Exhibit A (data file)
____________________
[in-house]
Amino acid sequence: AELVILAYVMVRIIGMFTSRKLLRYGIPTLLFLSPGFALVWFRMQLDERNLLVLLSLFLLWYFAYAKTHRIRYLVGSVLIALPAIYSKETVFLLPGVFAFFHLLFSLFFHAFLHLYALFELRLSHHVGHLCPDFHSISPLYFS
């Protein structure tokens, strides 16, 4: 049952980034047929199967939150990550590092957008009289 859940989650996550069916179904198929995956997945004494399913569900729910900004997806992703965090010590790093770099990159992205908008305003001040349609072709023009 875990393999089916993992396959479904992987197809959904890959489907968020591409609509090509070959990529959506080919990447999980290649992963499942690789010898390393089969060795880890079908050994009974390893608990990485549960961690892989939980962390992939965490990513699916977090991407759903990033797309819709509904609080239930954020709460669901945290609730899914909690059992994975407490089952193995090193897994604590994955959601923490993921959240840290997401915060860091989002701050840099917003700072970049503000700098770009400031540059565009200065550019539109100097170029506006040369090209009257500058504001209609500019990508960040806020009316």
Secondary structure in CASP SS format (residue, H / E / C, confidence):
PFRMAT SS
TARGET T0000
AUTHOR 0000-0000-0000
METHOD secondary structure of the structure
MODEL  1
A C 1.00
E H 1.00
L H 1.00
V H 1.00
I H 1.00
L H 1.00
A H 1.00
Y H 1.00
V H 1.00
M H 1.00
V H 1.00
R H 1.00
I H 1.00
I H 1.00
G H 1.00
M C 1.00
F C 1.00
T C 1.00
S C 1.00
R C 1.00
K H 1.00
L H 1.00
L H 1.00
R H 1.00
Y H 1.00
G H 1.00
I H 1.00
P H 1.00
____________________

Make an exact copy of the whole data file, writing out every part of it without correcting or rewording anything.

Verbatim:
[in-house]
Amino acid sequence: AELVILAYVMVRIIGMFTSRKLLRYGIPTLLFLSPGFALVWFRMQLDERNLLVLLSLFLLWYFAYAKTHRIRYLVGSVLIALPAIYSKETVFLLPGVFAFFHLLFSLFFHAFLHLYALFELRLSHHVGHLCPDFHSISPLYFS
């Protein structure tokens, strides 16, 4: 049952980034047929199967939150990550590092957008009289 859940989650996550069916179904198929995956997945004494399913569900729910900004997806992703965090010590790093770099990159992205908008305003001040349609072709023009 875990393999089916993992396959479904992987197809959904890959489907968020591409609509090509070959990529959506080919990447999980290649992963499942690789010898390393089969060795880890079908050994009974390893608990990485549960961690892989939980962390992939965490990513699916977090991407759903990033797309819709509904609080239930954020709460669901945290609730899914909690059992994975407490089952193995090193897994604590994955959601923490993921959240840290997401915060860091989002701050840099917003700072970049503000700098770009400031540059565009200065550019539109100097170029506006040369090209009257500058504001209609500019990508960040806020009316």
Secondary structure in CASP SS format (residue, H / E / C, confidence):
PFRMAT SS
TARGET T0000
AUTHOR 0000-0000-0000
METHOD secondary structure of the structure
MODEL  1
A C 1.00
E H 1.00
L H 1.00
V H 1.00
I H 1.00
L H 1.00
A H 1.00
Y H 1.00
V H 1.00
M H 1.00
V H 1.00
R H 1.00
I H 1.00
I H 1.00
G H 1.00
M C 1.00
F C 1.00
T C 1.00
S C 1.00
R C 1.00
K H 1.00
L H 1.00
L H 1.00
R H 1.00
Y H 1.00
G H 1.00
I H 1.00
P H 1.00